Empowered to Connect offers many helpful resources for families parenting children from “hard places.” Among my favorites are the short video clips of Dr. Karyn Purvis teaching parents just like you and me on specific topics. ETC’s newest resource, Practical Help for Families in Crisis, is a must for any family that is struggling to parent their child. At just under four minutes, take just a moment to watch it now:
In this short video, Dr. Purvis highlights a number of strategies for helping families, many of which we used when our family was in crisis. The over-arching theme is that we cannot parent children from “hard places” alone. As she says, we need to “pitch our tent” with others who understand and turn to them for help. As we struggled to find our way, we learned that we needed a “team” for our daughter because we could not meet her needs and the needs of our other children at the same time. We were exhausted, emotionally and physically, and we were stressed beyond belief.
How can the Church, friends, and family help us when life is out of control and we are slipping into a downward spiral that seems to have no end? Here are a few of Dr. Purvis’ suggestions.
Dr. Purvis recommends a few days of respite care for your child in order to rest and regroup. We found care for our neediest child and went away for a few days to our friends’ mountain home. Russ and I slept, prayed, cried, and talked. We even watched some ETC videos of Dr. Purvis teaching and were infused with hope. Maybe there really was help for our child.
We brainstormed about changes we could make to make life more bearable for our family. Who were the people we could turn to for help? We wrote down our needs and brainstormed ideas of how our friends could help us. In addition, we discussed our decision to put two of our homeschooled children in school, lifting a significant load off my shoulders and offering me respite for six hours each day.
After School Pick Up
Today, two years after we reached our low point, a dear friend still picks one of our daughters up from school each Wednesday and takes her home for the afternoon and dinner. It is remarkable how restful that day is for me and how much she looks forward to the special time away.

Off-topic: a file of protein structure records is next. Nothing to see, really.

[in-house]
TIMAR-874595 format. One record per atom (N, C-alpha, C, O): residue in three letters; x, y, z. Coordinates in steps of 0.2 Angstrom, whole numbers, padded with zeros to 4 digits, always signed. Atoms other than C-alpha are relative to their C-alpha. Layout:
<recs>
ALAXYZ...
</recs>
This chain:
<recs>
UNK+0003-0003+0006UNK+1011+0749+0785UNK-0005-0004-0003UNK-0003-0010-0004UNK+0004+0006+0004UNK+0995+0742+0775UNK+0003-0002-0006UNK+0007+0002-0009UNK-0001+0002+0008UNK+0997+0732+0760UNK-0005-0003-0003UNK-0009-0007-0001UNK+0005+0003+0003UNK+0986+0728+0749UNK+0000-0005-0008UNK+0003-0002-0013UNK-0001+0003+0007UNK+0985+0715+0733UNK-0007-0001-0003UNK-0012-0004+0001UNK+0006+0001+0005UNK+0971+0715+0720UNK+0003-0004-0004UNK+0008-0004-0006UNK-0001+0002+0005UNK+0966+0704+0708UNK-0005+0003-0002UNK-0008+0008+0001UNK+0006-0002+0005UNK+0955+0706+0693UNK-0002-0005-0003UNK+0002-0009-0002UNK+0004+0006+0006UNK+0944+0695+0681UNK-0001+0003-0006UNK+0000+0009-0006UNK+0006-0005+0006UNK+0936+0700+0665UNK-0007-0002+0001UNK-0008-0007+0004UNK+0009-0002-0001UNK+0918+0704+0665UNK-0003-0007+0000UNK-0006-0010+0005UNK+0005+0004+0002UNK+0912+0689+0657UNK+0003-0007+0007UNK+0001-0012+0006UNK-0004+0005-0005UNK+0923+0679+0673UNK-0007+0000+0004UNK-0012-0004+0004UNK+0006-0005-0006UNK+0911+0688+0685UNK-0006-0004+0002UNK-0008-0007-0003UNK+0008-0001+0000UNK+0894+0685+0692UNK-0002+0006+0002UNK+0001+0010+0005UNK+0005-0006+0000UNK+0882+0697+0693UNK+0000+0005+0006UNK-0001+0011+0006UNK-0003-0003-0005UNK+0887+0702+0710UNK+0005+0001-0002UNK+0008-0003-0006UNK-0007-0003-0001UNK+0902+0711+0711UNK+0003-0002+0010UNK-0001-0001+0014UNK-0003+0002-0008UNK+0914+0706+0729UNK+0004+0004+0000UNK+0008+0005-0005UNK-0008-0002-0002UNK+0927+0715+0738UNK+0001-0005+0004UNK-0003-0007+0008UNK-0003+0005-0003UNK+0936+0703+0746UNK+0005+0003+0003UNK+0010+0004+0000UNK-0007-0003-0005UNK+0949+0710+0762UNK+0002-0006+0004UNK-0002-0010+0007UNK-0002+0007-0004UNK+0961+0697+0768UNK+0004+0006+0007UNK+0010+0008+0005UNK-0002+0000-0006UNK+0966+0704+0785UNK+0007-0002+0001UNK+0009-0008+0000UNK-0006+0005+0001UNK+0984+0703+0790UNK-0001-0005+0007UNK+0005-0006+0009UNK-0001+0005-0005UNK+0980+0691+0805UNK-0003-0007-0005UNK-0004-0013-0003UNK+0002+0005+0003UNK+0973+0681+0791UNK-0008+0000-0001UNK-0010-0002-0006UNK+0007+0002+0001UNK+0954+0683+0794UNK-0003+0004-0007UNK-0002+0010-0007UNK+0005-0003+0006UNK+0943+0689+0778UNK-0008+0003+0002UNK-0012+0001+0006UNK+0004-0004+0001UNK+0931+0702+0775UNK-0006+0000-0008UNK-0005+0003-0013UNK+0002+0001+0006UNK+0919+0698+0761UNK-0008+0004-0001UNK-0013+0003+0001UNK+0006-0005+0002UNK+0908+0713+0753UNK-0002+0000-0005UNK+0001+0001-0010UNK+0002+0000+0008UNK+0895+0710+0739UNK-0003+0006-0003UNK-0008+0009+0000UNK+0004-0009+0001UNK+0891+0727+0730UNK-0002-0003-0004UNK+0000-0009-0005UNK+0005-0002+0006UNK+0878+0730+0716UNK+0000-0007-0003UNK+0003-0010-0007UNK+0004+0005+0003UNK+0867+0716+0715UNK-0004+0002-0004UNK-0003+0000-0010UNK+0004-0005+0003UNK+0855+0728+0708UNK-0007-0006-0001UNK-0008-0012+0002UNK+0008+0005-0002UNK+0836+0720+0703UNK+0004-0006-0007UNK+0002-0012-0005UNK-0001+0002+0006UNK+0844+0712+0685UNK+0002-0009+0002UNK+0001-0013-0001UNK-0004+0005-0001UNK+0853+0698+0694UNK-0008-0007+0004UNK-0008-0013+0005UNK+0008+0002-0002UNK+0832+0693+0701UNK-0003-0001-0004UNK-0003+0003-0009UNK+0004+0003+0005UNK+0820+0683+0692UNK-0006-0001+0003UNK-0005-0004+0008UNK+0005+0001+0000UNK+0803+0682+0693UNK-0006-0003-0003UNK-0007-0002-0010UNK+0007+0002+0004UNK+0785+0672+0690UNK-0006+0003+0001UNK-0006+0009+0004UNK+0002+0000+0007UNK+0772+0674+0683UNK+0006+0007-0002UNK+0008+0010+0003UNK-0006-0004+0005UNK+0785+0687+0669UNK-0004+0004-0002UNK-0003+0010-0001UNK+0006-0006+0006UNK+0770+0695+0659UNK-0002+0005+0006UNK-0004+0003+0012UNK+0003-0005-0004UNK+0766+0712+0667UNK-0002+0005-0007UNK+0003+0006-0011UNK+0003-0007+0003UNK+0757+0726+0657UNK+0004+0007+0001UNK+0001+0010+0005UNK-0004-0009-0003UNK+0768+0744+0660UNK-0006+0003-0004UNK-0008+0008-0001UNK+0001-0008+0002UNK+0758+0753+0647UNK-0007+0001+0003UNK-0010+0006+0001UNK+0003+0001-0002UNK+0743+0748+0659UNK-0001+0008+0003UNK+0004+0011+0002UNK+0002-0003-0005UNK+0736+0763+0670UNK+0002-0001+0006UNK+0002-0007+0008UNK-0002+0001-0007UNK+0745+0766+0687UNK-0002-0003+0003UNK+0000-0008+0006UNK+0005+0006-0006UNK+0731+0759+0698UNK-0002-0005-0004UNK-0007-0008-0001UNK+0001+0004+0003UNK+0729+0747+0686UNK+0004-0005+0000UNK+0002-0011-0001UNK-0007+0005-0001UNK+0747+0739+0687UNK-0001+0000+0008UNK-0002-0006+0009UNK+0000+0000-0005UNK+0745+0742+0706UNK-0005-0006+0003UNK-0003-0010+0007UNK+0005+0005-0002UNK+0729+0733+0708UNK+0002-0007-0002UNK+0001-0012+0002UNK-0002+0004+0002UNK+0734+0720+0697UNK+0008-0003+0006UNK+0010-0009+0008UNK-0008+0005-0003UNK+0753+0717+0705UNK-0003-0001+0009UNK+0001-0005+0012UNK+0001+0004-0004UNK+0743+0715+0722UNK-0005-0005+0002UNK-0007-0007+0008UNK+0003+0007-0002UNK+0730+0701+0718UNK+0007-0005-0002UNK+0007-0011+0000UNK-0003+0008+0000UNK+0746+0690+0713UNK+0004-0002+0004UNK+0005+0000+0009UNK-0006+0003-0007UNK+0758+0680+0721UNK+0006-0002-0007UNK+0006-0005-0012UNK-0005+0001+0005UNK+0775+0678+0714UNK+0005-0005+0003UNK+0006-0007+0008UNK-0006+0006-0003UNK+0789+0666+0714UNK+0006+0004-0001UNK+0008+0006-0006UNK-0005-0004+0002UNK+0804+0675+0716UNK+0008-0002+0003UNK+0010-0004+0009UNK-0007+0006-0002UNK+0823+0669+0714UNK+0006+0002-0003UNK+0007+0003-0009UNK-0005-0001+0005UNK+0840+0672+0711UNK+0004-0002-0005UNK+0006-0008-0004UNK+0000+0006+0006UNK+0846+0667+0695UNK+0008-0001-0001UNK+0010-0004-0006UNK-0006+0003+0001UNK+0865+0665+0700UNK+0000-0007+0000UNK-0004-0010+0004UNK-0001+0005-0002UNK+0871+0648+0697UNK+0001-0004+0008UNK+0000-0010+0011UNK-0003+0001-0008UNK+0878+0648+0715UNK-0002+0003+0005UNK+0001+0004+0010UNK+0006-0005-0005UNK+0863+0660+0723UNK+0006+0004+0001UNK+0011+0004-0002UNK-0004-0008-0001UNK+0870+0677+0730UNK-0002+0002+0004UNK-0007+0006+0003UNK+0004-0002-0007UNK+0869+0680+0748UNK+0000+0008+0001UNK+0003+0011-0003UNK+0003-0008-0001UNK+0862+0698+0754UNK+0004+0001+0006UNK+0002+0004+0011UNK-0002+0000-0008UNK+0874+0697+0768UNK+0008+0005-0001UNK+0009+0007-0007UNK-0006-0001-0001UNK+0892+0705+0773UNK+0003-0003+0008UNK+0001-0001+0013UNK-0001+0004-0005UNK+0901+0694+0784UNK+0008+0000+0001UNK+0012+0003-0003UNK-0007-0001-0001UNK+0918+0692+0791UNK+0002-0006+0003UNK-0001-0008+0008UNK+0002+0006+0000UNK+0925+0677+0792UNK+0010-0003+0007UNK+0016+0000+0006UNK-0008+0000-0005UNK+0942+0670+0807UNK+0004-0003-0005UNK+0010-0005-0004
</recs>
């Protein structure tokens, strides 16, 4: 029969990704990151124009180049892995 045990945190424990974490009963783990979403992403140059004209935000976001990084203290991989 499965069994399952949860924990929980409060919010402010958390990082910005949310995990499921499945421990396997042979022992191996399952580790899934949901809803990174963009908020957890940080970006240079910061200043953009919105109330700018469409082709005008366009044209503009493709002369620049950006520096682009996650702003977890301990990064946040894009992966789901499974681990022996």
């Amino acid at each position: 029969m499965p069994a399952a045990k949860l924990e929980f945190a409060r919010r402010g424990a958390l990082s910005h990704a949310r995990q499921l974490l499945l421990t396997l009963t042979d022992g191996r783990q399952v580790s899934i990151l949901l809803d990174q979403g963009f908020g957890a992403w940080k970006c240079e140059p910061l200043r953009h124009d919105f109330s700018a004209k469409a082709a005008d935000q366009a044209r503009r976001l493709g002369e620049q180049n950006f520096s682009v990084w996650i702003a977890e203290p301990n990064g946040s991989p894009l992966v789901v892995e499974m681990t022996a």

Dr. Purvis suggests having someone provide dinner once a week. This would have been heavenly, but with our family size of thirteen, we didn’t feel we could ask for this. That being said, it would be a perfect ministry for a church to provide to a family in crisis! I reduced my stress by making a very simple menu which I repeated each week for a number of months. It was not a season of culinary adventure, but my family was fed and nurtured around the table.
There came a day when Russ and I realized that if we did not take care of ourselves in the midst of crisis, we might not make it. Our health was suffering, we were unable to sleep, he ate too little while I ate too much, I cried – a lot, Russ grew more and more silent. In the midst of it all, we had eleven children who looked on wondering what was going to become of their lives.
We claimed the early mornings as our time to connect with each other and with the Lord. It took some consistent training, but we established a rule that the six youngest children had to stay in bed until 7:15 each morning, and we began to spend some quiet time together. We went for long walks, read our Bibles, and sipped coffee in the peaceful morning. Even our most hypervigilant child learned to stay in bed. Those mornings became our lifeline and little by little, our hope was renewed.
Let Go of Shame and Seek Help
Russ and I finally let go of shame and began to talk about our struggles with other people. It was incredibly humbling to admit that we were in a parenting crisis far over our heads. A few good friends witnessed life in our family, and still loved us. They became the people we could talk openly with about our struggles to parent such broken children.
Additionally, we got professional help from doctors and therapists who understood our family’s unique needs. Being able to talk honestly and transparently with people who would not judge us, brought light into our darkness and helped us find our way to healing.
If your family is in crisis, my hope and prayer is that you will find a few people who will “hold your hands up.” Perhaps you can turn to your church, extended family, or friends to create a team of people who will come alongside you. It took lots of trial and error, but eventually that is exactly what we created – a small group of friends we can turn to at nearly any moment who will come to our aid. Parenting children from “hard places” is unlike anything else Russ and I have experienced; we urge you not to do it alone.
Lisa Qualls has been married to her husband Russ for over 26 years. They have 11 children who came to them by both birth and adoption. She earnestly believes in the power of God to heal children’s broken hearts and is privileged to participate in the process with her own children. Lisa writes about her life and family for Empowered to Connect (www.empoweredtoconnect.org) and on her blog, A Bushel and A Peck (www.onethankfulmom.com).